What You Need to Know Before Applying with Prostate Cancer

At some point during a lifetime, one out of seven men receive a diagnosis for prostate cancer. As one of the most discussed forms of cancers, prostate cancer can wreak havoc on the body in its advanced stage. The disease gets to be impossible to deal with at work, which leads to a patient losing a substantial amount of wages. How do workers recover the money lost because of prostate cancer? The answer is one of the most critically claimed laws to come out of Washington, D.C.

Enacted by the United States Congress in 1956, Social Security Disability Insurance (SSDI) represents the cornerstone benefits program run by the Social Security Administration (SSA). SSDI compensates applicants that qualify for benefits.

How the SSA Makes SSDI Decisions

The SSA follows a series of guidelines for reviewing SSDI applications. As the most important resource for determining SSDI eligibility, the Blue Book lists hundreds of medical conditions for both adults and children that might qualify applicants for benefits. Fourteen categories cover most of the common medical conditions recognized by the American Medical Association (AMA).

According to section 13.24 of the Blue Book, an applicant qualifies for SSDI benefits covering prostate cancer if the disease is advancing or has returned after a period of dormancy. The tumors must have spread to other organs as well. Early or intermediate symptoms might not make an applicant eligible for financial compensation.

The Application Process

Several sections within an SSDI application deserve your utmost focus and attention. Not only is the information you write down important, supporting evidence that demonstrates you suffer from prostate cancer should accompany the application. A team of healthcare and vocational specialists conduct an exhaustive review of SSDI applications, with an emphasis on linking an illness or an injury to the ability to perform work at the expected level.

You should submit the diagnostic reports signed by your oncologist, as well as progress reports that demonstrate the cancer has advanced into other organs, Results of a digital rectal examination (DRE) provides the case reviewers at the SSA with substantiated evidence. You should also send significant blood lab tests, such as PSA levels that should register above 4.0 ng/ml.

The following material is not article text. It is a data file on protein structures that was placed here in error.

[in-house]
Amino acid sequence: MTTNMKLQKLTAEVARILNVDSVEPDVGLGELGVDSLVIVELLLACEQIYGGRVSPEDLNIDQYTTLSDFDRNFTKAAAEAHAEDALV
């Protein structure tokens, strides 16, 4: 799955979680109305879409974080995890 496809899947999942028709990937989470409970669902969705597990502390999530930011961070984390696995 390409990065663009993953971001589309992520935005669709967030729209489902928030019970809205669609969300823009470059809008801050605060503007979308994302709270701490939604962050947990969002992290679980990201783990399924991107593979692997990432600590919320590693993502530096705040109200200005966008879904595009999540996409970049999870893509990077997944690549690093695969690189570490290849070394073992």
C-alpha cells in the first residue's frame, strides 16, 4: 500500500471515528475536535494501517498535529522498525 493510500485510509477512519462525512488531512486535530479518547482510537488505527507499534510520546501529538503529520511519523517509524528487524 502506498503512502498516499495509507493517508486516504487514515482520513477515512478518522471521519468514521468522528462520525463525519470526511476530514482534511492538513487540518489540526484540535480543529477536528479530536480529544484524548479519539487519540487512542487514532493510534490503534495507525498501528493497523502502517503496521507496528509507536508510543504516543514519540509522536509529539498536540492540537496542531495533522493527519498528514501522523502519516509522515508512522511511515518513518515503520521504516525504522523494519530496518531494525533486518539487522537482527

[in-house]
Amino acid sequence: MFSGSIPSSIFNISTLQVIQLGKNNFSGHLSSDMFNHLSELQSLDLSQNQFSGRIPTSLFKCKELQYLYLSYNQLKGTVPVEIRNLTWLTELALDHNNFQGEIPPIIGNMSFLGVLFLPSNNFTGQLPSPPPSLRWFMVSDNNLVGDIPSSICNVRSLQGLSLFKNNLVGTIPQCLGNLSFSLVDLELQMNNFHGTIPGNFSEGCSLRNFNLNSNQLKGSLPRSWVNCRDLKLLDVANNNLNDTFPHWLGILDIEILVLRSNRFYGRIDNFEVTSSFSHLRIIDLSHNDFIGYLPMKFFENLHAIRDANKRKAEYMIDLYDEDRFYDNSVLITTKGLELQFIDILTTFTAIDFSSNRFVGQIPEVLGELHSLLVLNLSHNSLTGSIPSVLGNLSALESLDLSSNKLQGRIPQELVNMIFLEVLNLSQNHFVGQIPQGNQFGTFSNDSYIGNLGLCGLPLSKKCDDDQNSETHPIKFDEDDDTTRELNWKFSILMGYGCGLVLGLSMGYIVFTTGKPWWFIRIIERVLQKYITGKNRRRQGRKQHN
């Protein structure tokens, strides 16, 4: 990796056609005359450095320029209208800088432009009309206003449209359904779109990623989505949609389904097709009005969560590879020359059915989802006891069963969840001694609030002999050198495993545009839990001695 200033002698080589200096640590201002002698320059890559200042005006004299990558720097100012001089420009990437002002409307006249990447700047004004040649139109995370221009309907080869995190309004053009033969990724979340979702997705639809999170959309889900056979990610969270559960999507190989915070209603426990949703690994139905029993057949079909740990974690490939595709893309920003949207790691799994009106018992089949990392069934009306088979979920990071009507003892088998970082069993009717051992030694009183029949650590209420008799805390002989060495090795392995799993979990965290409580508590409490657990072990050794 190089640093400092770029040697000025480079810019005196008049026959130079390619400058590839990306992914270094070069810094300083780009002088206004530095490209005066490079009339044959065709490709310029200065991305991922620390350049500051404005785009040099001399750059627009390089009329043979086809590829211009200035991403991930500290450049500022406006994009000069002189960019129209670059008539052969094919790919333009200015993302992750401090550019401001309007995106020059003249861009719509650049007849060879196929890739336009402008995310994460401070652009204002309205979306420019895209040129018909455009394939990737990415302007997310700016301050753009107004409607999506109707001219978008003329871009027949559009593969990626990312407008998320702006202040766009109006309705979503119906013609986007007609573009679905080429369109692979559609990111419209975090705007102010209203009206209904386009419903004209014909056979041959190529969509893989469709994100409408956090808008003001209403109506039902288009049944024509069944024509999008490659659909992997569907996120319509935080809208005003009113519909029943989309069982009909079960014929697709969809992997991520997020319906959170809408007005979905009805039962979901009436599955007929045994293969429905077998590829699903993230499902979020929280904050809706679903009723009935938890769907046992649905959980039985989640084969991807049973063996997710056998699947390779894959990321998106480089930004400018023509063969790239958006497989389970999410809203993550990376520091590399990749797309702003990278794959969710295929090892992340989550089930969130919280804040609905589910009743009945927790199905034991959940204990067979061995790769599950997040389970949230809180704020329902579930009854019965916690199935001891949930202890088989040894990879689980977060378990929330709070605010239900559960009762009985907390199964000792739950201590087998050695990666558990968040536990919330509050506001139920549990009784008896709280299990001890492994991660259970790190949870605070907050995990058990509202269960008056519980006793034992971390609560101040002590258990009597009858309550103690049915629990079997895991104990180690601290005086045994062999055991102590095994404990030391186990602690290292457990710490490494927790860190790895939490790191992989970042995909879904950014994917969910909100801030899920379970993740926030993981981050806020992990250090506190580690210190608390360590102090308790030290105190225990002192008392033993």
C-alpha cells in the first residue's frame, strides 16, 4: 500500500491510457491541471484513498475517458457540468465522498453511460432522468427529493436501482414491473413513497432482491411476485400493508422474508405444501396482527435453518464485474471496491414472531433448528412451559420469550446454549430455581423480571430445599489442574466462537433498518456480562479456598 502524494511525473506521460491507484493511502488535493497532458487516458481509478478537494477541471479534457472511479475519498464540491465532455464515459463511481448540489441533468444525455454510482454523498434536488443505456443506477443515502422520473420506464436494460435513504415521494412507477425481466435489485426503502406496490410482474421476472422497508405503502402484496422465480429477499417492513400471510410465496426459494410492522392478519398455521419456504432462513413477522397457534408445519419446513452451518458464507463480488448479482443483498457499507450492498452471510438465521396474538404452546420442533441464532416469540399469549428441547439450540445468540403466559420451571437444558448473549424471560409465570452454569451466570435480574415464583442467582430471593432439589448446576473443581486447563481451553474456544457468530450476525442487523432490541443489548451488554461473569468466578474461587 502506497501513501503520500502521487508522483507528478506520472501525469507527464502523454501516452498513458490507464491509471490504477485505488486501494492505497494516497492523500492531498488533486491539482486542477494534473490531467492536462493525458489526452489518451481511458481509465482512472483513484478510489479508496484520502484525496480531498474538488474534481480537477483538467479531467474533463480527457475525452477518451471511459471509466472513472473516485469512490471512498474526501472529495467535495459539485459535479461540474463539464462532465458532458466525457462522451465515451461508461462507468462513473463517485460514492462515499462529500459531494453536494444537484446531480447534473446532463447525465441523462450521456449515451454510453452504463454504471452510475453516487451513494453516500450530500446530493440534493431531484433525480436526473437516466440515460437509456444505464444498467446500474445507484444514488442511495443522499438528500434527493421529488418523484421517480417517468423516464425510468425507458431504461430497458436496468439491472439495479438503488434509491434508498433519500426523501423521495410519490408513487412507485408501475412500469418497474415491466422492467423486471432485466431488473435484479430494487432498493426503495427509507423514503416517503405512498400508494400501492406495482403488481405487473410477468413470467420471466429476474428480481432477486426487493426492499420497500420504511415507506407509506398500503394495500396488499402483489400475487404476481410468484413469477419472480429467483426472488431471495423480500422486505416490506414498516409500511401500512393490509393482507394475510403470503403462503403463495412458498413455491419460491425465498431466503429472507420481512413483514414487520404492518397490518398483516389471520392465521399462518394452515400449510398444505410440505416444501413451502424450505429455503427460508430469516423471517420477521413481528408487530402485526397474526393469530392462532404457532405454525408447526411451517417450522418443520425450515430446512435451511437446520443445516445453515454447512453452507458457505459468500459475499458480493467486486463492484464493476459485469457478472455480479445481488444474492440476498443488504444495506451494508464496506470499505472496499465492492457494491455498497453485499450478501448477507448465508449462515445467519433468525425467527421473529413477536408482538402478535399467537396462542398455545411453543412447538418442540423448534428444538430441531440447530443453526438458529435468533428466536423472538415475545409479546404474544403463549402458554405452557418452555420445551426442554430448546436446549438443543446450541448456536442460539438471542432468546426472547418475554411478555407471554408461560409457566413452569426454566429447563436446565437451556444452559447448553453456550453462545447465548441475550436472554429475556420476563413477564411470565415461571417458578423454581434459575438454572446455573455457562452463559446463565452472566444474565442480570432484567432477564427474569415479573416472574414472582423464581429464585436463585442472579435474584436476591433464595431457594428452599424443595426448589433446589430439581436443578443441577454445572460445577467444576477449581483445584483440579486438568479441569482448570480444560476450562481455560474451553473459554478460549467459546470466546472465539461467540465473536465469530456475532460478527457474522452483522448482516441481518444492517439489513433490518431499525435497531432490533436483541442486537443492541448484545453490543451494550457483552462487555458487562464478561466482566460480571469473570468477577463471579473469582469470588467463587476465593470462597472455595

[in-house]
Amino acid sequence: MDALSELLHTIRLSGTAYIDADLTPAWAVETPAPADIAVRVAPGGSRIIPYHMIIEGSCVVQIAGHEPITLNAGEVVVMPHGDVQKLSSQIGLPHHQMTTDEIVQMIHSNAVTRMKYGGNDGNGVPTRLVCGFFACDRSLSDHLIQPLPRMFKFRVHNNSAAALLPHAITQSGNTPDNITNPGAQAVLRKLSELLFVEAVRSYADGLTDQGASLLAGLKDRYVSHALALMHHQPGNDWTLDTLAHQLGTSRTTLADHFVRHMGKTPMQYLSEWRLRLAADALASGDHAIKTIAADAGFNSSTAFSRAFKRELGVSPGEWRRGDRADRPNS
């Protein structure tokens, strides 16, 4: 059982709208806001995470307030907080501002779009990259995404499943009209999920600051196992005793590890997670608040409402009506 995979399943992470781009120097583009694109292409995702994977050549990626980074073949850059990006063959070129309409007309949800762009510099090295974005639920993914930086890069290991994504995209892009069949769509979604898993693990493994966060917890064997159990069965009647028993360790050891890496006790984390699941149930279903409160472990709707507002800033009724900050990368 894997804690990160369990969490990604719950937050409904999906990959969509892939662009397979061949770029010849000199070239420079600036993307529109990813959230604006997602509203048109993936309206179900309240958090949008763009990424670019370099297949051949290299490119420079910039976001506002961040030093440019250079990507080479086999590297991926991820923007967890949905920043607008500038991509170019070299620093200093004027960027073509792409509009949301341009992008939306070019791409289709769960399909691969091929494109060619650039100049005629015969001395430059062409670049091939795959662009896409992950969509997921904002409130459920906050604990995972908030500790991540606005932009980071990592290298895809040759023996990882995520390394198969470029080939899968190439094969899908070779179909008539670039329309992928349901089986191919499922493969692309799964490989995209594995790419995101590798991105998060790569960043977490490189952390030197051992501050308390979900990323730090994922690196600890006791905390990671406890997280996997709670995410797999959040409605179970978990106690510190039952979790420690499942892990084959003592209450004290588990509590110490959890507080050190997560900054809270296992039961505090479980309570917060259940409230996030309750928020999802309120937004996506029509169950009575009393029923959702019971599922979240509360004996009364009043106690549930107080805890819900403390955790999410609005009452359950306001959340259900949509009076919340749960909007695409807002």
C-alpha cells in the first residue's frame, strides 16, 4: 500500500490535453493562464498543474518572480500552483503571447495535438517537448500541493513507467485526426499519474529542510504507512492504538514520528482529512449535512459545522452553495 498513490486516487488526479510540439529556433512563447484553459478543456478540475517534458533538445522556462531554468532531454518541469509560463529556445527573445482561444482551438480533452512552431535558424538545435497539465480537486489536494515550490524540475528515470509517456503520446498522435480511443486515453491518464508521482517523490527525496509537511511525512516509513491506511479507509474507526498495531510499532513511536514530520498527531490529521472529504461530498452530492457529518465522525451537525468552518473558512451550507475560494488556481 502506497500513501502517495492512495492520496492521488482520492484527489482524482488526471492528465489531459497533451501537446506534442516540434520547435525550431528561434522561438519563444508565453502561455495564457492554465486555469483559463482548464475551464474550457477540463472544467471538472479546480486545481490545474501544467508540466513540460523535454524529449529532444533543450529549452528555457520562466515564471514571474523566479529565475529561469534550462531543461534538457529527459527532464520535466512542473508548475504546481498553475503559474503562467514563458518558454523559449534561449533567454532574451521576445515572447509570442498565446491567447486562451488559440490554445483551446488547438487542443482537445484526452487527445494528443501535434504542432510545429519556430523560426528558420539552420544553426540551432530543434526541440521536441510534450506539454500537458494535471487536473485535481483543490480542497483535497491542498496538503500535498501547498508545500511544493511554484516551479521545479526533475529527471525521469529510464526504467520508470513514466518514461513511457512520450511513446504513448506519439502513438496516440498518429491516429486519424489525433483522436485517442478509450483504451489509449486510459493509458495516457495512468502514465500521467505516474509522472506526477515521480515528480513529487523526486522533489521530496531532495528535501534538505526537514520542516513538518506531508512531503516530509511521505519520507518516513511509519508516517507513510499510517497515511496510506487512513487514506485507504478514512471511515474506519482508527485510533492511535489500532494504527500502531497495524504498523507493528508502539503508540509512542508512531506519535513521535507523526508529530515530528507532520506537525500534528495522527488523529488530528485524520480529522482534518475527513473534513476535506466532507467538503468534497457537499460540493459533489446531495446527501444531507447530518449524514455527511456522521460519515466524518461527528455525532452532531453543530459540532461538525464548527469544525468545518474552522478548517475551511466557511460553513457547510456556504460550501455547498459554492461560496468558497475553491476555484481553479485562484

How to Submit Your SSDI Application

In addition to submitting a detailed and an accurate SSDI application, you also have to decide how to submit the application. The United States Postal Service (USPS) is one option, but sending your application via snail mail runs the risk of having the application misplaced or worse, lost. Applying in person allows you to receive confirmation that your information is in the SSA system. However, submitting an SSDI application online at the SSA website represents by far the best submission option. Instead of paperwork attached to a written application, you simply send the SSA digital photo copies of every document that supports your SSDI claim.

What You Need to Know Before Applying with Prostate Cancer

Contact a Disability Attorney

The submission process for SSDI benefits can be a long and often gut wrenching process. After all, your financial future is on the line because of the inability to hold down a full-time job. By working with disability lawyer, you may rest assured that you submit the most persuasive claim possible. Your attorney can also keep track of the status of your case and even help push your application through the SSA system faster.

Schedule a free initial consultation with a disability attorney to ensure your SSDI application covers all the legal bases.

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